Australia's social cohesion is deteriorating with two in five Australians reporting acute money worries.
Elevated prices and the corresponding series of interest rate hikes are stretching household budgets thin, with 41 per cent of the 7500 people surveyed by Scanlon Foundation Research Institute describing themselves as "poor" or struggling to get by.
This was up from 37 per cent in 2022, and 31 per cent in 2021.
Author of the annual report on social cohesion, Australian National University's James O'Donnell, said financial stress tended to go hand-in-hand with weaker social cohesion.
Those same people reported feeling less trusting of the government, more pessimistic about Australia's future, and less likely to feel a sense of national pride.
"It is significant - two in five are saying they are struggling," Dr O'Donnell said.
Financial disadvantage was also linked with more negative attitudes to diversity, with people struggling to make ends meet 13 per cent less likely to believe accepting migrants from many different countries made Australia stronger.
Renters and mortgage holders were more likely to report financial stress compared to those who owned their homes outright, consistent with higher interest rates and surging rents.
"With more Australians under financial pressure in 2023, it's perhaps not a surprise that our sense of worth and social inclusion are also lower this year," Dr O'Donnell said.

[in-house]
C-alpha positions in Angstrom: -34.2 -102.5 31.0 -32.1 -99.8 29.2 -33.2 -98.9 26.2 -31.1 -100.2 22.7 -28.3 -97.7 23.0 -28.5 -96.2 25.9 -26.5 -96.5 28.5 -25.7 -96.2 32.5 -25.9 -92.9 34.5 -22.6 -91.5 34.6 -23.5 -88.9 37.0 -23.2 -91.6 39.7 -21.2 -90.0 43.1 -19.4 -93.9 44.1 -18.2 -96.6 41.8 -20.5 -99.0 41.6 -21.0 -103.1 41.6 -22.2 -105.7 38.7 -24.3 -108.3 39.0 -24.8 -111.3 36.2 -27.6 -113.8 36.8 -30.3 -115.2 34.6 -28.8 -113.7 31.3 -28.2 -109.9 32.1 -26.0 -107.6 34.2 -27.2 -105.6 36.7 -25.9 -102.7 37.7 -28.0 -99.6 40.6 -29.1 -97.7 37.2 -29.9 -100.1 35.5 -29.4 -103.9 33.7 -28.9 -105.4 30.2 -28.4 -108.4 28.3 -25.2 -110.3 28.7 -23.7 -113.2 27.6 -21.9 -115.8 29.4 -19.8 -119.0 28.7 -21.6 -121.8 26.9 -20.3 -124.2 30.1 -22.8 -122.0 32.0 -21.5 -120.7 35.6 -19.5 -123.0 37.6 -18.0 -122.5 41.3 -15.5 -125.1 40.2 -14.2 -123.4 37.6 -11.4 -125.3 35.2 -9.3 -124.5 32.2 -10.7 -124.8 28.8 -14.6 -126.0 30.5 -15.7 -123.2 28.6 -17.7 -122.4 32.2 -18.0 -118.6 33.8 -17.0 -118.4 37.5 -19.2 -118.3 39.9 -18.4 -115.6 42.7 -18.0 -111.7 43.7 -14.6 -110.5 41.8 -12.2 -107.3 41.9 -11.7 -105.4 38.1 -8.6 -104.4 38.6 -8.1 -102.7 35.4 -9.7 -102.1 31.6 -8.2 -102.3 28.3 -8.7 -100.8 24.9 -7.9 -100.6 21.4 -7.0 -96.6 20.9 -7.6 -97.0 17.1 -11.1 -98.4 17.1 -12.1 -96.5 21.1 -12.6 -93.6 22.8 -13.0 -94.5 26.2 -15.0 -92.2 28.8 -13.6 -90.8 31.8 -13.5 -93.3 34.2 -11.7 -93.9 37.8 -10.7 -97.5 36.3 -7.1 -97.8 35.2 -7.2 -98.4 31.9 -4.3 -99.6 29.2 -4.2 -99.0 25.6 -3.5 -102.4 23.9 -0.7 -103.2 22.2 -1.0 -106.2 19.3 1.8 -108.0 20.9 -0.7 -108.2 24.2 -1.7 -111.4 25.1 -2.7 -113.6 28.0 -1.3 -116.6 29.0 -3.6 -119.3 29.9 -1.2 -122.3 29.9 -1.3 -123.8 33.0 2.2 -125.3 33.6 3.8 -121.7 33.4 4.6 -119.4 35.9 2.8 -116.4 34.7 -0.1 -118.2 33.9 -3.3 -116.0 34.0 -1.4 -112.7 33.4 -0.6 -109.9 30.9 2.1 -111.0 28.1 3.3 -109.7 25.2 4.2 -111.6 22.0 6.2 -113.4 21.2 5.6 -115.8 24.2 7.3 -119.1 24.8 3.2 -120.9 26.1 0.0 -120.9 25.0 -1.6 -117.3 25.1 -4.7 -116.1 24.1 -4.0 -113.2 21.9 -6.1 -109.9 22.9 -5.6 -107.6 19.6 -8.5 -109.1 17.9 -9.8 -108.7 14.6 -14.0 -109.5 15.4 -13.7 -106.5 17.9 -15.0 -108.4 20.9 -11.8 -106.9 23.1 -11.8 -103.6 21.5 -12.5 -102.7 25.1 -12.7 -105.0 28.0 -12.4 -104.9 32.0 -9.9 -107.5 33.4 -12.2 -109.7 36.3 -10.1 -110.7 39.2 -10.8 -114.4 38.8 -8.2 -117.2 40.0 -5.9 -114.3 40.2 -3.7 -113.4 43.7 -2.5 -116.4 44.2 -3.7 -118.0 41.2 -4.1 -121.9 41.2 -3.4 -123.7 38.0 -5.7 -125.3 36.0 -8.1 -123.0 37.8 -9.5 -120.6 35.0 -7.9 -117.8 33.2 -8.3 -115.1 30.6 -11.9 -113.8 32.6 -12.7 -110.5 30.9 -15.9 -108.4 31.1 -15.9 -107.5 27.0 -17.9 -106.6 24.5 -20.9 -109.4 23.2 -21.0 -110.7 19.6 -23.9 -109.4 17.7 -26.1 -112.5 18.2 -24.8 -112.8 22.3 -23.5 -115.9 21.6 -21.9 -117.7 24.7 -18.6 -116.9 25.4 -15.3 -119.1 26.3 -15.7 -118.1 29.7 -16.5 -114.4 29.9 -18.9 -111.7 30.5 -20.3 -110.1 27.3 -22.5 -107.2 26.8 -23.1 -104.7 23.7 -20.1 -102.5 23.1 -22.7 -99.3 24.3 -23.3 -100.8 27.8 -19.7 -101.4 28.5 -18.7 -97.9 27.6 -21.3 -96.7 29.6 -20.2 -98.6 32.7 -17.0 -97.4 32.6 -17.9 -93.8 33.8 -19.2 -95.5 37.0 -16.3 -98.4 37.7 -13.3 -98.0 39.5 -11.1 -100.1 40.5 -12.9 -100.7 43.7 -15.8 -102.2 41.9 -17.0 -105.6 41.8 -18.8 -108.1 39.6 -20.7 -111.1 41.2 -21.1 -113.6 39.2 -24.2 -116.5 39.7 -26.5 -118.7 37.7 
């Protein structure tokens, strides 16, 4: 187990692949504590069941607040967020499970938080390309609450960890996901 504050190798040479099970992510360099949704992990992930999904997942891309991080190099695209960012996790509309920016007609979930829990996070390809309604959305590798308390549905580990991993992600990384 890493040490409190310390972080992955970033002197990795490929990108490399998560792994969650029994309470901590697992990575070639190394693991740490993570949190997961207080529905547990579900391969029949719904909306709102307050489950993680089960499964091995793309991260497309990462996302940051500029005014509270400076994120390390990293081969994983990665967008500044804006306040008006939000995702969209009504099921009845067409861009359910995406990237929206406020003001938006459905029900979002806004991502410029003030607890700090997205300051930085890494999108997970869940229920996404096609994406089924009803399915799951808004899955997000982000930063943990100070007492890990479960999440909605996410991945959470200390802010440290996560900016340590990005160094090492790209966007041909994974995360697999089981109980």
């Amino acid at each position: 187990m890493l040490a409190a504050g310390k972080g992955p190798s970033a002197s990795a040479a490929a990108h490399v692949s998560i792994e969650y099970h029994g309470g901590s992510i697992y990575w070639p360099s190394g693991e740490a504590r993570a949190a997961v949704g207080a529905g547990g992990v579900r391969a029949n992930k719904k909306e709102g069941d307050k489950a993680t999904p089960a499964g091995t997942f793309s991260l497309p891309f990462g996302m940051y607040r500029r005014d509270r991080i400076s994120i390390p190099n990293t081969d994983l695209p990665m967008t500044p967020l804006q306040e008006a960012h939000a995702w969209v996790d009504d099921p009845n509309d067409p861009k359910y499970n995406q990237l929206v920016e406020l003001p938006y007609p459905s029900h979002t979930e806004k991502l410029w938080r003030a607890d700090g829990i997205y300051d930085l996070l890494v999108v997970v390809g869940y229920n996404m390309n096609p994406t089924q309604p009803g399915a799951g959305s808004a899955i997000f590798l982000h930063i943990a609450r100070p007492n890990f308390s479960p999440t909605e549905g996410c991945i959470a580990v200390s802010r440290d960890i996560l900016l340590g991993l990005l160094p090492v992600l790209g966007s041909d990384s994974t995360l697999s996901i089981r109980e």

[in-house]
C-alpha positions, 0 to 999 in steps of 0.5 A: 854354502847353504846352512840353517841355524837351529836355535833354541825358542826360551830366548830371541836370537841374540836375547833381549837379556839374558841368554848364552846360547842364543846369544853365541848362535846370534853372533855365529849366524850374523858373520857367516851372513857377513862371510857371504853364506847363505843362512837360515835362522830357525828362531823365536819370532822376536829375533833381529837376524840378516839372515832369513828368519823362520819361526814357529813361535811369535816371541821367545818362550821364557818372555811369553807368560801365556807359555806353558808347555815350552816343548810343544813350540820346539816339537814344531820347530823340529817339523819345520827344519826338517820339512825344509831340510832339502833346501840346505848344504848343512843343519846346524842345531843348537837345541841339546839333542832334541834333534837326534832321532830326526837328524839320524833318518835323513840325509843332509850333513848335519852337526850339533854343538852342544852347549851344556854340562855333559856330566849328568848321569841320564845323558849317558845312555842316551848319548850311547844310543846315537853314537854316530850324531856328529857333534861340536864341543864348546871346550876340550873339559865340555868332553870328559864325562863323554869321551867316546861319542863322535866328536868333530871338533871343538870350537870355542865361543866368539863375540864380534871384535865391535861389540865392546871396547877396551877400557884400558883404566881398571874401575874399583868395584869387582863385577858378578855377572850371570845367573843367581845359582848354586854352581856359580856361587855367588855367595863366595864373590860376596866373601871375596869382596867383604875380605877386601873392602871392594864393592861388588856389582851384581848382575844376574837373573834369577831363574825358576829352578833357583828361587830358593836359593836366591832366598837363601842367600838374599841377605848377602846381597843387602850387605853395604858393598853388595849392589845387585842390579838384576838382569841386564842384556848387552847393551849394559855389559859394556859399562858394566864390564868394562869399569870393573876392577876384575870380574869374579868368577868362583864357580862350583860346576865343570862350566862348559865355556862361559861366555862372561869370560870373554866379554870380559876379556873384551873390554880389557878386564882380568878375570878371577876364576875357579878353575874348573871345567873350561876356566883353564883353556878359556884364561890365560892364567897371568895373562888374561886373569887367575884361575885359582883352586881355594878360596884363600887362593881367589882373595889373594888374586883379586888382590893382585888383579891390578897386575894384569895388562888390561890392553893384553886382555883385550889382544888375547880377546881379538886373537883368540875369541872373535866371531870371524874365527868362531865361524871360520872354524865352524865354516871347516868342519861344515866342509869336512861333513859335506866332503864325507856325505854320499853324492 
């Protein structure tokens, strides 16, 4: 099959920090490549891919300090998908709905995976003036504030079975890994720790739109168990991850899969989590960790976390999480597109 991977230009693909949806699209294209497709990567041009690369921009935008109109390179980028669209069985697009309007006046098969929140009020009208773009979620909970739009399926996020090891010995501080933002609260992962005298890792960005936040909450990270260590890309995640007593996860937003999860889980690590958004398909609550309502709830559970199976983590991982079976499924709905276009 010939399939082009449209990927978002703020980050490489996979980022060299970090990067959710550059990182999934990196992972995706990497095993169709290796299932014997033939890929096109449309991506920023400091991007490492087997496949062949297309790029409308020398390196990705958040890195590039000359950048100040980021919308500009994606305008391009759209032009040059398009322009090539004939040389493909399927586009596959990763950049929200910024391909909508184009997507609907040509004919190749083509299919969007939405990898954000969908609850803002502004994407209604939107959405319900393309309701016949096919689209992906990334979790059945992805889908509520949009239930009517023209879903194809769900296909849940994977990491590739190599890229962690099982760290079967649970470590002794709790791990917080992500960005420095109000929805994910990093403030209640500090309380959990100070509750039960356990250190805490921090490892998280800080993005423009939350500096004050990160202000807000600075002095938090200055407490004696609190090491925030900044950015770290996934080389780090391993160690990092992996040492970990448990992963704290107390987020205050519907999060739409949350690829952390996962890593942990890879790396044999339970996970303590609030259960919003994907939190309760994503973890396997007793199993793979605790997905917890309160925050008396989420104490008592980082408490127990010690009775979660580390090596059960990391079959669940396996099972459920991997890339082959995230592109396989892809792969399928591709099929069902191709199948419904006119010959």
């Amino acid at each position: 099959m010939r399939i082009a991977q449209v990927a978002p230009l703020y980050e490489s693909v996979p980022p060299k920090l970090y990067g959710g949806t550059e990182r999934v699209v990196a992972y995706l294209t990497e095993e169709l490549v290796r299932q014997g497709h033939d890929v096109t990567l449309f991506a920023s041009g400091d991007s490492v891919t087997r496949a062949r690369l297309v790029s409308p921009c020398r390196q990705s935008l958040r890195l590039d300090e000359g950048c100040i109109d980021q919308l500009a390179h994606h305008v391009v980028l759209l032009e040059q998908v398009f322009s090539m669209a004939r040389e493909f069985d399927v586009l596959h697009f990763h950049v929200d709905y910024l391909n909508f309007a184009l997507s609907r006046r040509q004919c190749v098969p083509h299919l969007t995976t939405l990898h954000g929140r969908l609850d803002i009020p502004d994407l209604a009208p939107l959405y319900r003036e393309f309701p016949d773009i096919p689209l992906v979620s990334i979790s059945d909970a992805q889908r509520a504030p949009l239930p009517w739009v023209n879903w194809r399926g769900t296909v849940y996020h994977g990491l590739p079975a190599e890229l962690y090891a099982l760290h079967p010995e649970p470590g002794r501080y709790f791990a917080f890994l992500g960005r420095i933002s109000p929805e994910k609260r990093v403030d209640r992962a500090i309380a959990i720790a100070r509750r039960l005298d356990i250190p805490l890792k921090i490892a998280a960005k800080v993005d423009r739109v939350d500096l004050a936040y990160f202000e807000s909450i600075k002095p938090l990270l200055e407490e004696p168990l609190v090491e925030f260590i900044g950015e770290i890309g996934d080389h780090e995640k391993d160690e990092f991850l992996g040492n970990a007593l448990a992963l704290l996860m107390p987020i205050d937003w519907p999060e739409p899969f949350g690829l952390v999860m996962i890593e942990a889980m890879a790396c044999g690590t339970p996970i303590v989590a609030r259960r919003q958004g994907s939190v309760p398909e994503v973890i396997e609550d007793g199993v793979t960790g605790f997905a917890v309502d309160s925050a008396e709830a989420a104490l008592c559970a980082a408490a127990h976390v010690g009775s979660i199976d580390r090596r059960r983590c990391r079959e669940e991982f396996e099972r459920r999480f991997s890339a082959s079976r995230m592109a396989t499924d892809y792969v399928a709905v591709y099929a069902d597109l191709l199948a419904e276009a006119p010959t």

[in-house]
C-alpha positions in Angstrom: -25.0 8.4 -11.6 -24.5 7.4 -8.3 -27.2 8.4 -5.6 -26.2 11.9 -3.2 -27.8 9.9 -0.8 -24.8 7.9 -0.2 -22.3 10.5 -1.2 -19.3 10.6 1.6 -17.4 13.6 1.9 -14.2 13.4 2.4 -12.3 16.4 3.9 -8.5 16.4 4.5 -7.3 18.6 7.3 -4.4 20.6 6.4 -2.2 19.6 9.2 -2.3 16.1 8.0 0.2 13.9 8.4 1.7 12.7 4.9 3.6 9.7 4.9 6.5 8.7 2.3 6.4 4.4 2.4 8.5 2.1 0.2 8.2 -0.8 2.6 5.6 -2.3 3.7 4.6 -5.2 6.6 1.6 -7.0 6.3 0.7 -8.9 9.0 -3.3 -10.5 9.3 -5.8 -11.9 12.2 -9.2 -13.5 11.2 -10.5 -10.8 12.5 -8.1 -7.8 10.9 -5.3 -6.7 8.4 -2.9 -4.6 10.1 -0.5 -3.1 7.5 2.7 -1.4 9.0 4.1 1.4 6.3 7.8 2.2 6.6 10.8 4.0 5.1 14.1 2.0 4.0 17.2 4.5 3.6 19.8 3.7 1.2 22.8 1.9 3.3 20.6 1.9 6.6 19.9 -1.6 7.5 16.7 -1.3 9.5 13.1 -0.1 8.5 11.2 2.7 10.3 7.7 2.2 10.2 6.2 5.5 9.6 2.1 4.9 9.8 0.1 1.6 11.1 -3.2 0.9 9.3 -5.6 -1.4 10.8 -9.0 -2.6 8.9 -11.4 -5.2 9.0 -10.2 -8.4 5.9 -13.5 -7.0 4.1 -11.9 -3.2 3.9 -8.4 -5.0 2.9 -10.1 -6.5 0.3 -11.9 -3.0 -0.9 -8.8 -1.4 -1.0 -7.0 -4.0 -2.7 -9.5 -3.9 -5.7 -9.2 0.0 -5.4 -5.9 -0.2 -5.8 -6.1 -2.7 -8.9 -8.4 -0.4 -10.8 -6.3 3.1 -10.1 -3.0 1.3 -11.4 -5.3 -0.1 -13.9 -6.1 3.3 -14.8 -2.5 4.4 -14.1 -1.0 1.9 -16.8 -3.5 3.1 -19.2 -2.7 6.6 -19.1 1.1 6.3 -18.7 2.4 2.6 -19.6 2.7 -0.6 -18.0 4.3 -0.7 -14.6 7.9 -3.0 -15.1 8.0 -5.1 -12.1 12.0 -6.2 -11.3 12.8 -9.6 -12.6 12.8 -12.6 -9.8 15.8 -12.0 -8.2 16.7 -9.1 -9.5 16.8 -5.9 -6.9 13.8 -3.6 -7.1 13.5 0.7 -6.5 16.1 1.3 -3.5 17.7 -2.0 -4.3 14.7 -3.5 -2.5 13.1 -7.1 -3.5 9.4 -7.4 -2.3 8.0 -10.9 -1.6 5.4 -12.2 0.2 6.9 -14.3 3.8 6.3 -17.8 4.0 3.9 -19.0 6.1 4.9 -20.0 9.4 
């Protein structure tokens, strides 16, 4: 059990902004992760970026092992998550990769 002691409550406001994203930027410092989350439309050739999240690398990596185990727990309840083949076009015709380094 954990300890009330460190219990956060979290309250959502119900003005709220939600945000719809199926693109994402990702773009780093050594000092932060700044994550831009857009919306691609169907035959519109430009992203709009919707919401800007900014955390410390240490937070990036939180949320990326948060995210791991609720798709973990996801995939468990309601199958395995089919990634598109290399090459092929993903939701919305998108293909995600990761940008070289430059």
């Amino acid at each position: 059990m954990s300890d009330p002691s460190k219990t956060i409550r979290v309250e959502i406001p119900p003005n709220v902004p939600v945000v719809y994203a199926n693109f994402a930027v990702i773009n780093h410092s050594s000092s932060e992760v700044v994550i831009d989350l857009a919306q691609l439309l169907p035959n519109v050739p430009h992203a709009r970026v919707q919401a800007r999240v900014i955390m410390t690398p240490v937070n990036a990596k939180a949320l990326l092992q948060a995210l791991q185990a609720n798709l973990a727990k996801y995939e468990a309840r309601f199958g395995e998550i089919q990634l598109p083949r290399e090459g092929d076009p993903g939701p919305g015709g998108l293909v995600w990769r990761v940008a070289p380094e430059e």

Those feeling a "great sense" of belonging sunk to a record low of 48 per cent in 2023, with just 33 per cent taking "great pride" in Australia's culture and way of life.
Respondents were also worried about economic inequality and fairness.
The number of people concerned about the gap between high and low incomes hit a record 84 per cent, up from 76 per cent in July 2020.
Non-economic matters, such as as politically charged debates on local and international issues, have also strained social cohesion over the past year.
The survey was run in July, three months before the Indigenous voice referendum, and before the renewed conflict in the Middle East.
There were some bright spots for national social cohesion, including multiculturalism - with the vast majority agreeing it's good for Australia.
But discrimination on the basis of skin colour, ethnic origin or religion remains consistent, affecting 18 per cent of respondents in 2023 - up from 16 per cent in 2022.
Australian Associated Press